return deferred;
 };
 return {
  execute: execute
 }
}(jQuery);

P42.AddEveryone = function ($) {
 var execute = function (appWebUrl, principalId) {
  var deferred = $.Deferred();
  var ctx = SP.ClientContext.get_current();
  var web = ctx.get_web();
  var roleDefinition = web.get_roleDefinitions().getById(1073741827);
  // Create a new RoleDefinitionBindingCollection
  var newBindings = SP.RoleDefinitionBindingCollection.newObject(ctx);
  // Add the role to the collection
  newBindings.add(roleDefinition);
  // Get the RoleAssignmentCollection for the target list
  var assignments = web.get_roleAssignments();
  // Add the user to the target list and assign the use to the new RoleDefinitionBindingCollection
  var roleAssignment = assignments.add(web.getUserById(principalId), newBindings);
  ctx.executeQueryAsync(function () { deferred.resolve(); }, function (sender, args) { deferred.reject(sender, args); });
  return deferred;
 };
 return {
  execute: execute
 }
}(jQuery);

To obtain the ID of the default Contribute permission we can use a simple REST call on any SharePoint Web. This ID is fixed and always usable. From this overview we can also see other Permissions we could set if we like.

https://your_sp_site.sharepoint.com/_api/web/roledefinitions​ 

image

Run Once

Ok now the script part only has to run once. In order for that to happen there are lots of different options, but the one I always remembered from early SharePoint Development is setting a Property in the property bag that indicates the script has already been executed. I’ve created two functions, one to check if the Property has been set and one to actually set it.

P42.GetInitProp = function ($) {
 var execute = function () {
  var deferred = $.Deferred();
  var url = _spPageContextInfo.webAbsoluteUrl + "/_api/web/AllProperties/?$select=" + "_AppInit";
  $.ajax({
    url: url,
    type: 'GET',
    headers: { "accept": "application/json;odata=verbose" },
    success: function (data) { deferred.resolve(data); },
    error: function (sender) { deferred.reject(sender); }
  });
  return deferred;
 };
 return {
  execute: execute
 }
}(jQuery);

 
P42.SetInitProp = function ($) {
 var execute = function (value) {
  var deferred = $.Deferred();
  var ctx = SP.ClientContext.get_current();
  var web = ctx.get_web();
  var properties = web.get_allProperties();
  properties.set_item("_AppInit", value);
  web.update();
  ctx.load(web);
  ctx.executeQueryAsync(function () { deferred.resolve(); }, function (sender, args) { deferred.reject(sender, args); });
  return deferred;
 };
 return {
  execute: execute
 }
}(jQuery);

On the default page we can use this piece to check the Property.

P42.GetInitProp.execute().promise().then(function (data) {
 if (data.d.OData__x005f_AppInit) {
  jQuery('#AfterInit').show();
 }else {
  jQuery('#PreInit').show();
 }
}, function (sender, args) { 
 //Error 
});

Where my property in this case is “_AppInit”.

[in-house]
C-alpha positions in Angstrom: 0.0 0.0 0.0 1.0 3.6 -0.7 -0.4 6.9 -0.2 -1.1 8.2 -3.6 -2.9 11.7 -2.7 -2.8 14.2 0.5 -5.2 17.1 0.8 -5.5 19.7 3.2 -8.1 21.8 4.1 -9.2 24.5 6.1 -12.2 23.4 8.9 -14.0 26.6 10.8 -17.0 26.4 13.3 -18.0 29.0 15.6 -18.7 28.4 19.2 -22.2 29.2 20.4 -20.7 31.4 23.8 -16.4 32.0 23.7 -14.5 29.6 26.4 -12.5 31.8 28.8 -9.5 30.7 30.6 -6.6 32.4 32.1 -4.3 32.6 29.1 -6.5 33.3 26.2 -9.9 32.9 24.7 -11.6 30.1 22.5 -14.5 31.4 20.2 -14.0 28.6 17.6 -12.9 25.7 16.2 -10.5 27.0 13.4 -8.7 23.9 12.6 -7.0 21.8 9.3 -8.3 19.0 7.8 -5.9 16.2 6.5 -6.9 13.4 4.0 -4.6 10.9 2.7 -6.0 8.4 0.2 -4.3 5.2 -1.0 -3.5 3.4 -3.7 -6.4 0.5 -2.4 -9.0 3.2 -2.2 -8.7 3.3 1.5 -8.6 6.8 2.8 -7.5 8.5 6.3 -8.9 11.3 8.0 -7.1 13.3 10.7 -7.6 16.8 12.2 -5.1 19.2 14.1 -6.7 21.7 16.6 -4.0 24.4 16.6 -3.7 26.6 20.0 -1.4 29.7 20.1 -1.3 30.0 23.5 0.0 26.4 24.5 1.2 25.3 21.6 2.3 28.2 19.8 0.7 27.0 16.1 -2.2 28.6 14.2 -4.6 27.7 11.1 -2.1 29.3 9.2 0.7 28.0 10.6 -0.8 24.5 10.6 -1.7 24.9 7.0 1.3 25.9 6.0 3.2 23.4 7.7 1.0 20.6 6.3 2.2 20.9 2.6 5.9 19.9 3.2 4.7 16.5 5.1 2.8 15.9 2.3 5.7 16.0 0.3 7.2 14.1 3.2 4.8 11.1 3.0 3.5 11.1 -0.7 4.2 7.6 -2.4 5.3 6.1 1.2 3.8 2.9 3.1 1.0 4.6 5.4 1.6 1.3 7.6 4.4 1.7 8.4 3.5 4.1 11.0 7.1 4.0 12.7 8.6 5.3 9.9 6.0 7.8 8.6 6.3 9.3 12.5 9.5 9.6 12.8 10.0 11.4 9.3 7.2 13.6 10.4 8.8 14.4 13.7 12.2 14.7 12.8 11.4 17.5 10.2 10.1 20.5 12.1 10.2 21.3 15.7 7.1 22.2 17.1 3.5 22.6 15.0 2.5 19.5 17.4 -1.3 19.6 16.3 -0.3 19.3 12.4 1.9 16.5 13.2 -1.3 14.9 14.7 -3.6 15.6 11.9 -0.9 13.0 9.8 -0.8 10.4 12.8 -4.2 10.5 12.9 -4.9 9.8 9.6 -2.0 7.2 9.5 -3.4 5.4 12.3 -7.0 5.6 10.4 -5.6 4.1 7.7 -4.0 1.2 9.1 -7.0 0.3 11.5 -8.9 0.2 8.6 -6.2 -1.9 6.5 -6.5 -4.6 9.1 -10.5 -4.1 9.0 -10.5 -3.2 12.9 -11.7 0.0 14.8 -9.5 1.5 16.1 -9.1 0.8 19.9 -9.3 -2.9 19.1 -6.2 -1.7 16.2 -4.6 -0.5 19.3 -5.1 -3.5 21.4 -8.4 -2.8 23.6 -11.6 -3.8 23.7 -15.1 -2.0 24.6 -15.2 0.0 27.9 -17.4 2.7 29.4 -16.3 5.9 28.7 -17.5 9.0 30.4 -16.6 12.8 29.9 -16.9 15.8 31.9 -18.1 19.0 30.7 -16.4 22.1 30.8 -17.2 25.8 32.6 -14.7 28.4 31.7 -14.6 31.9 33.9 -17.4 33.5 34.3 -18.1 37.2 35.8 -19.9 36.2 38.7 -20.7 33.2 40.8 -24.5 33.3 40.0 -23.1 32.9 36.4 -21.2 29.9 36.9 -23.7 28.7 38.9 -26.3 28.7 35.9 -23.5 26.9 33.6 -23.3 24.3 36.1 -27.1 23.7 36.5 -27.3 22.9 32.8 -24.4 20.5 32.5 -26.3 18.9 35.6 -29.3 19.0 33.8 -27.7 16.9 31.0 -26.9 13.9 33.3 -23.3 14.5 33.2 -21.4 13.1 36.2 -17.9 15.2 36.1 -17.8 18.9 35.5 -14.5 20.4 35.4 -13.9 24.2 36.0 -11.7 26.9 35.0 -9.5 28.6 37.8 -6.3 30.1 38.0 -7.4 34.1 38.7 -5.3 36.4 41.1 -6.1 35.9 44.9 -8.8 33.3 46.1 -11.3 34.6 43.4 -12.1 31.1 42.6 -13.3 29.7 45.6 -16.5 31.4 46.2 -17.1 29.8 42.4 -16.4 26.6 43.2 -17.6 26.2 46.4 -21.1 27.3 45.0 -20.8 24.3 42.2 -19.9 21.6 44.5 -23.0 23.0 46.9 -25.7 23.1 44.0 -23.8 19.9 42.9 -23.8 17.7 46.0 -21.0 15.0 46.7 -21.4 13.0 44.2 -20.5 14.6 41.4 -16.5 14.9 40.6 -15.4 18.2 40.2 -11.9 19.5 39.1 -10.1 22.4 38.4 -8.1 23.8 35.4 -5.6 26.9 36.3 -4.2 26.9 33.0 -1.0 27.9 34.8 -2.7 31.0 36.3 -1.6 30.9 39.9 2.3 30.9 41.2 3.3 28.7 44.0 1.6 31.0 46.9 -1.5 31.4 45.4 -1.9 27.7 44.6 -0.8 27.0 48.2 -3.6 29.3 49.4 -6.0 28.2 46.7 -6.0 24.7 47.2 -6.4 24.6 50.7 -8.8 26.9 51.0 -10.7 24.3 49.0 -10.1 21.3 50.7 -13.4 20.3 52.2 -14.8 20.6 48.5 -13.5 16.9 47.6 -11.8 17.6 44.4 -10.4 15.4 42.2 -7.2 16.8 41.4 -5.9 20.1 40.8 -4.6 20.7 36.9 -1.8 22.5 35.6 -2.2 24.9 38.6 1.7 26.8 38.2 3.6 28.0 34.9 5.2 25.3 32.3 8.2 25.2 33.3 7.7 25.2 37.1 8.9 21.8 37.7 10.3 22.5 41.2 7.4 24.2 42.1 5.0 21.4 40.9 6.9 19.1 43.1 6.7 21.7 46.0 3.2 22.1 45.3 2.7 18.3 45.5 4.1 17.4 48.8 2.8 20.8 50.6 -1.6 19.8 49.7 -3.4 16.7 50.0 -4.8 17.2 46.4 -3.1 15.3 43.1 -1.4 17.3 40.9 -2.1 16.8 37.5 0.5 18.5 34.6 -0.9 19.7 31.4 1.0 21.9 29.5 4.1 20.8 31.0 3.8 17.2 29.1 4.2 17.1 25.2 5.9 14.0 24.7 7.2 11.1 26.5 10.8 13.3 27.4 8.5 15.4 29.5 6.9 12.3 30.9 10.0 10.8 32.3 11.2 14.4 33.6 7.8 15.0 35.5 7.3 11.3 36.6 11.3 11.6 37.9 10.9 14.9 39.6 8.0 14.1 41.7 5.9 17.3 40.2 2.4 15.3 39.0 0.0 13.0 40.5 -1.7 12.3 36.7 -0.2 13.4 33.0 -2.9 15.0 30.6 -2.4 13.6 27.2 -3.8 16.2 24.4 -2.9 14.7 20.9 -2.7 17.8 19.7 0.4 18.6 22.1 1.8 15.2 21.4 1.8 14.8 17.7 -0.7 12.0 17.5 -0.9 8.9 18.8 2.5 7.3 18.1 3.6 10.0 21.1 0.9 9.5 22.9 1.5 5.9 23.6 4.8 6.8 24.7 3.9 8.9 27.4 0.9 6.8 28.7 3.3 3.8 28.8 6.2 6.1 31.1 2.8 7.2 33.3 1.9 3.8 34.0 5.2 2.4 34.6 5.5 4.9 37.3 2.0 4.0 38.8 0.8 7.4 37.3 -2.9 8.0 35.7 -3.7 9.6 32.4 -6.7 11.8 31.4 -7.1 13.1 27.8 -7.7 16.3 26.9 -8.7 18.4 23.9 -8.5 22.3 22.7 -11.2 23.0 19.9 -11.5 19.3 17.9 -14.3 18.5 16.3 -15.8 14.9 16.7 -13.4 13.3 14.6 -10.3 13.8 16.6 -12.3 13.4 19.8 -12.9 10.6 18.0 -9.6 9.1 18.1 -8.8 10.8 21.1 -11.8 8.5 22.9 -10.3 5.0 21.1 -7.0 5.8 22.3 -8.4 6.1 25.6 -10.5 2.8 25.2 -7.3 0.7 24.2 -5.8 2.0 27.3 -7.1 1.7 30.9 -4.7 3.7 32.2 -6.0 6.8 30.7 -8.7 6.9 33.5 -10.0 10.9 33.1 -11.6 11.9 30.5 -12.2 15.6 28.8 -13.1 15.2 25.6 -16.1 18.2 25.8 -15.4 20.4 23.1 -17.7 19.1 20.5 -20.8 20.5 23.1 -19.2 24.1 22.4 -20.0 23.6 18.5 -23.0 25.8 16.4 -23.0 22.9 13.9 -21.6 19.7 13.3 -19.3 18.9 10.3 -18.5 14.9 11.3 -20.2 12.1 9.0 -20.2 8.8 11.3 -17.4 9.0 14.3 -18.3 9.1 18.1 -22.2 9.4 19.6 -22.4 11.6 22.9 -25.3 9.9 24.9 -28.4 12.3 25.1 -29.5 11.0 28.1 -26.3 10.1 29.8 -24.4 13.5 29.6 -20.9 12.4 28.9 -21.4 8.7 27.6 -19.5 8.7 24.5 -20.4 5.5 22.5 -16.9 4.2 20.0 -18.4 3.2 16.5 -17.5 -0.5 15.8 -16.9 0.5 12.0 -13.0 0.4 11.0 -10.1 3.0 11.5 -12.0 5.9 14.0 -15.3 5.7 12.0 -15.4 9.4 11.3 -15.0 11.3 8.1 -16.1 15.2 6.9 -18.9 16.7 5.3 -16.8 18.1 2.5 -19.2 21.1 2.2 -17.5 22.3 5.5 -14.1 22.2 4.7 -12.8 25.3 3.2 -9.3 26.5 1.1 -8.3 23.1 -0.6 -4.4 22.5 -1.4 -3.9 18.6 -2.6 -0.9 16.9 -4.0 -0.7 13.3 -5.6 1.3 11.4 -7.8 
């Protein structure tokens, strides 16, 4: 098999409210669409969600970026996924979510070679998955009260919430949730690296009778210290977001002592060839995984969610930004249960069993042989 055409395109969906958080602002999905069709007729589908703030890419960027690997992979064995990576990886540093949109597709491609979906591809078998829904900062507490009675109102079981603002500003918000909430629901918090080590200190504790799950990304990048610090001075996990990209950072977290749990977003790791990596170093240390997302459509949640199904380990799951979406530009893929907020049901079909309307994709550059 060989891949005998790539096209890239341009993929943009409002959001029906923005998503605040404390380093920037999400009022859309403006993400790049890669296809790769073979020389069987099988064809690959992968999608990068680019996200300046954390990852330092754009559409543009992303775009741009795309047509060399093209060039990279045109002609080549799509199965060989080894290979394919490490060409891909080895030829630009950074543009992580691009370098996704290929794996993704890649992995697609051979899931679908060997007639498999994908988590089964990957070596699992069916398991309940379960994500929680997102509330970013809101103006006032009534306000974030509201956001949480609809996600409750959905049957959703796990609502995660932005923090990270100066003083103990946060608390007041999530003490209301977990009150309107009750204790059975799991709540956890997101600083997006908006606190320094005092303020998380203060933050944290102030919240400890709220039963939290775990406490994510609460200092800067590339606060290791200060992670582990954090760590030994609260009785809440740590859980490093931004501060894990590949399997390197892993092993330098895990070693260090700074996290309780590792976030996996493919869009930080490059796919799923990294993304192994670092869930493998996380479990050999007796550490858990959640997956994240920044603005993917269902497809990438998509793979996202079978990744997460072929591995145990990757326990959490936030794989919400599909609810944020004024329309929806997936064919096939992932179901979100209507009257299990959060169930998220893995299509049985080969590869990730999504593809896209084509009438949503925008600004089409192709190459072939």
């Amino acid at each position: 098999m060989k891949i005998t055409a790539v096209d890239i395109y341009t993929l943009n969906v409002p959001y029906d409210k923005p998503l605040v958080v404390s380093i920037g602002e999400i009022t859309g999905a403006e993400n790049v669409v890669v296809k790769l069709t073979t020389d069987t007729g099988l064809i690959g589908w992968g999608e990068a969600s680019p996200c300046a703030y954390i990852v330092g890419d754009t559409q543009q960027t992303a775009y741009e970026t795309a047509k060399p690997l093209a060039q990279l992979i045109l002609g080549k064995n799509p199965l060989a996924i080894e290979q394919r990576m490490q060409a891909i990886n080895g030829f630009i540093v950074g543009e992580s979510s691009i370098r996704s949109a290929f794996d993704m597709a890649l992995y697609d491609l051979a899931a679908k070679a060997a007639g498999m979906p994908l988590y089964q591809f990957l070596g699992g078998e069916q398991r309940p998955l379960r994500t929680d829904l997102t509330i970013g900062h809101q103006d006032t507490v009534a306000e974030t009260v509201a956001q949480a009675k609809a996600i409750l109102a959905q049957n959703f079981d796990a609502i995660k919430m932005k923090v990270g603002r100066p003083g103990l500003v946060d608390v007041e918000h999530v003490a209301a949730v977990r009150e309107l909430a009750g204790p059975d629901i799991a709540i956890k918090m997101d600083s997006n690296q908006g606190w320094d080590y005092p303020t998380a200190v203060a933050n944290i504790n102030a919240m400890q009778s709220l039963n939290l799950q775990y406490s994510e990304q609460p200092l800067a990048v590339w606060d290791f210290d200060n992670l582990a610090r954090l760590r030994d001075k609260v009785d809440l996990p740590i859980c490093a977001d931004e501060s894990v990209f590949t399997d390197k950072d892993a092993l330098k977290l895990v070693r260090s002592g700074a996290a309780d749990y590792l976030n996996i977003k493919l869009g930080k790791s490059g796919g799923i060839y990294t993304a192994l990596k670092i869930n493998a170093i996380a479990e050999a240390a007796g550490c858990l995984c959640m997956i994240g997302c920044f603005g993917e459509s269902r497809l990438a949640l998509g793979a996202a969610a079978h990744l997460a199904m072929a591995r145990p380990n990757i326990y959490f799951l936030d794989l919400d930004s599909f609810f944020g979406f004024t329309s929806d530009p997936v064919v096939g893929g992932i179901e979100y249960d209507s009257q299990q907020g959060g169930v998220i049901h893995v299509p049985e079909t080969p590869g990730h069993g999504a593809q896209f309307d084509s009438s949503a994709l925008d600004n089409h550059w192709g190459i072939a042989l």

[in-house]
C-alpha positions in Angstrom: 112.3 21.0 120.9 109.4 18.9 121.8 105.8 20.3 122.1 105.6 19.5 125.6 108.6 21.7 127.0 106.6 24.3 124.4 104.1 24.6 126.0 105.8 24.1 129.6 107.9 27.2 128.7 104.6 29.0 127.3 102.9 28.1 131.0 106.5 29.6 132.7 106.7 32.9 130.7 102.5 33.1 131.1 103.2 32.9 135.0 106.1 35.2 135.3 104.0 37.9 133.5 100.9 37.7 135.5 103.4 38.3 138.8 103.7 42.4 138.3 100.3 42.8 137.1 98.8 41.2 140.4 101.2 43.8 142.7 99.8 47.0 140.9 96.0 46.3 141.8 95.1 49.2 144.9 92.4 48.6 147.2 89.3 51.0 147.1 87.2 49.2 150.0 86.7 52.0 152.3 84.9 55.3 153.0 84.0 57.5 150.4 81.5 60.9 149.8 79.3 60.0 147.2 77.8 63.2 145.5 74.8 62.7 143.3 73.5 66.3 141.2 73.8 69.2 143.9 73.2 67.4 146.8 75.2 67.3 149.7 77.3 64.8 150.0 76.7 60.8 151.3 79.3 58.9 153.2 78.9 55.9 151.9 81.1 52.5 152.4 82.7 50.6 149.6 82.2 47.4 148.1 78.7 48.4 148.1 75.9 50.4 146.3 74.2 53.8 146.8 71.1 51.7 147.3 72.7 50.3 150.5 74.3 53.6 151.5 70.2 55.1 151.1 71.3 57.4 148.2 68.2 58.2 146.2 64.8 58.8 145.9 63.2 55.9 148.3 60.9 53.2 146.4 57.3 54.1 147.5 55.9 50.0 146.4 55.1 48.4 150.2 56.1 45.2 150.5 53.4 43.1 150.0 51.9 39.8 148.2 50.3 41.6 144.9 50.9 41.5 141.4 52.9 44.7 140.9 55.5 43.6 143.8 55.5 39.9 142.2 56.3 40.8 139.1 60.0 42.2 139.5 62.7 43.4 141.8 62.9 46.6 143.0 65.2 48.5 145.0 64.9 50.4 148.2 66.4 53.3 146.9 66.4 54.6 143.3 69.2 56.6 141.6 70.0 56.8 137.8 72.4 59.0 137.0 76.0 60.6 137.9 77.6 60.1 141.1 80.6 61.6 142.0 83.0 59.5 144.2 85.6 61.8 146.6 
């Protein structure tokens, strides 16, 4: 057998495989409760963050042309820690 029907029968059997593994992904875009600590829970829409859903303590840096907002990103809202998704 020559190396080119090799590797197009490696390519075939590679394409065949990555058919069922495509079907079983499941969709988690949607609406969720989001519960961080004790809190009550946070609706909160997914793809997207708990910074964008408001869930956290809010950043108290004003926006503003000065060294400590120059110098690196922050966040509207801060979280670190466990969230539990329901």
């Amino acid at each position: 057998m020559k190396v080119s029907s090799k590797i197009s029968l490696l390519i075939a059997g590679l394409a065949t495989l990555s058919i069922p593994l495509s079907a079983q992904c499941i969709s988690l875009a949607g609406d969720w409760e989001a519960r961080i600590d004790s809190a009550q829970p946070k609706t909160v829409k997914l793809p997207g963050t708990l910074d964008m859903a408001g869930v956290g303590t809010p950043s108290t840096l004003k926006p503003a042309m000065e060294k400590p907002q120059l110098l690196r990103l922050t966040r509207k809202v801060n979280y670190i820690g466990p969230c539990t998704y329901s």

Promises

Now the final piece of this puzzle is to make all these functions run in controlled flow. You may have noticed there is quite some dependency on one another hence the jQuery Deferred that is in all of these functions. The one function that makes all these calls happen is:

initApp = function (appWebUrl) {
 P42.UpdateAppPermissions.execute(appWebUrl).promise().then(function (success) {
  P42.GetEveryone.execute(appWebUrl).promise().then(function (data) {
   var principalId = data.d.results[0].Id;
   P42.AddEveryone.execute(appWebUrl, principalId).promise().then(function () {
    //Create Web Property
    P42.SetInitProp.execute(true).promise().then(function () { 
      //Success! Do other stuff 
     }, 
     function (sender, args) { 
      console.log(args.get_message() + '\n' + args.get_stackTrace());
    });
   }, function (sender, args) {
    console.log(args.get_message() + '\n' + args.get_stackTrace());
   });
  }, function (sender, args) {
   console.log(args.get_message() + '\n' + args.get_stackTrace());
  });
 }, function (sender, args) {
  console.log(args.get_message() + '\n' + args.get_stackTrace());
 });
};

Basically this is it. We do need to pass the AppWebUrl to this method. I think some of this code can actually be done nicer, but just for this example it should work.

image

Final Considerations

With these pieces of code it is easy to set the App Permissions the way you want to in one initial step however this workaround is not really ideal. Even though it’s hard and users have to be real code guru’s, it is possible to abuse the App Permissions we granted. Using GetScript and the Cross Domain Library it’s possible to hack your way into the Host Web,  but frankly this is always the case when using App Permissions.

Besides that using an Initial step that must be done by an Admin is also not ideal. Still with the given tools at the moment I think this is the best solution yet to take control of the permissions in the App Web. Hopefully this will improve in the future.

And finally another great explanation on why Breaking Role Inheritance is not that good of a practice. A very well explained 3 part Blog Post.

Breaking is not hard to do

Site Permissions Breaking Bad Episode 1

Site Permissions Breaking Bad Episode 2

But remember with SharePoint it always depends! </out>